Are You Hustling Smart?

Hustling often has this dark connotation, like you are out on the streets doing shady things in the underbelly of some dingy city. But it also can have a good side because it means you are out promoting yourself and by association your business.

Here is a definition when used as a noun:

noun

  1. 1.
    busy movement and activity. “the hustle and bustle of the big cities”
  2. 2.
    NORTH AMERICAN. informal
    a fraud or swindle.

It’s interesting, but when I don’t hustle my business sags, when I hustle it does really well.

Answer? Hustle smart. You shouldn’t be working like a dog, you should be experimenting with what does and doesn’t work and abandoning what drags you down or eats up your time or doesn’t feel inspiring to your soul.

In other words, figure out what you want in your business and go for it in a strategic way.

If whatever you are doing isn’t working, try to reshuffle your hustle and find something that does. And think way, way, way outside the box. Then you will come up with a novel way to market your business.

I’ve never gotten most of my business from networking groups, but a few came along that I thought I would try. I went religiously and did what I was supposed to but not much happened in either one. Everyone kept saying it takes time. I think it takes some time, but not a lot of time.

I assessed where I was going and decided it just wasn’t a good fit for me and my hustle style. Someone told me about a different networking group and I felt good about it on day one. We will see how that ones goes. If it doesn’t work, I will try something different.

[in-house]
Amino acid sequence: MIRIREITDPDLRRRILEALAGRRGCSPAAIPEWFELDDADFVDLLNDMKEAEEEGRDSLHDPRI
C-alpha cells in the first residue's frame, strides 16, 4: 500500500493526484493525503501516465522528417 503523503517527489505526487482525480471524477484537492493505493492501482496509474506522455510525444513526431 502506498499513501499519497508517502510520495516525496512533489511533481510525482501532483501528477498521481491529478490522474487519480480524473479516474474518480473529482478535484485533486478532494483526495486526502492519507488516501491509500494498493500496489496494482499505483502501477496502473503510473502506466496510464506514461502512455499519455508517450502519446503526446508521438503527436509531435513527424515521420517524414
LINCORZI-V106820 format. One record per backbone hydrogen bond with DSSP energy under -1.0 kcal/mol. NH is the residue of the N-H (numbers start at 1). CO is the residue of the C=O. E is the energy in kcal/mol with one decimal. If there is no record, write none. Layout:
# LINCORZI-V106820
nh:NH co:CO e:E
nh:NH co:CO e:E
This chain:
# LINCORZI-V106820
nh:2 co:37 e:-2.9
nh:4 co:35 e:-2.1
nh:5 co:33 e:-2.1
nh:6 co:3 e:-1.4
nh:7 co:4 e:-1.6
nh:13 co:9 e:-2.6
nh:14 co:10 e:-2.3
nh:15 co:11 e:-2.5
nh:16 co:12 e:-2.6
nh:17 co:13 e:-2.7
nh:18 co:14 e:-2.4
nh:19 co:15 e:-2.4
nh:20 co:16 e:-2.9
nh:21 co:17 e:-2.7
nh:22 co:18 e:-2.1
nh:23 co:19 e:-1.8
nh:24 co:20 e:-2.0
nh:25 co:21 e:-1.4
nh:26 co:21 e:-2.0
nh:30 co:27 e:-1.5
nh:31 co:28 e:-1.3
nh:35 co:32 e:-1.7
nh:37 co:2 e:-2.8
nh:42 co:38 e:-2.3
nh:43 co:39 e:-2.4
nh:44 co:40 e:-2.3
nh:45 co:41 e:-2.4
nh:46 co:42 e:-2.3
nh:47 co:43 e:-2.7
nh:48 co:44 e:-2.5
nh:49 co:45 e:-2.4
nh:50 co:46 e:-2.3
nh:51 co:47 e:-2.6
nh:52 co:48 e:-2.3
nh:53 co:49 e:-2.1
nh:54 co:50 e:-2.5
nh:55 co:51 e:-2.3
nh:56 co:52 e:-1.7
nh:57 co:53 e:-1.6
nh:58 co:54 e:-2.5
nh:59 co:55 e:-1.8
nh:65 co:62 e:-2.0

And there are many business owners who do not deliberately network at all and do quite well. I call this organic networking. You just go about your daily life and meet people in that process.

I have to say that is my favorite and what has worked best for me over the years.

The Farmers Market has also been wonderful for my business. People are drawn to my colorful paintings and funky booth. They stop by all morning long. It’s a lot of fun showing my artwork and talking about art. When they buy some of my paintings, I feel good about it.

Think about your hustling strategy, even if it has been off your radar until now. What does it look and feel like? How can you make it feel better if it isn’t quite right.

What can you do more of or less of to enhance your strategy?

I know from experience that a quote embellished on a piece of wood I bought at the store really works. It says, “Good Things Come To Those Who Hustle.”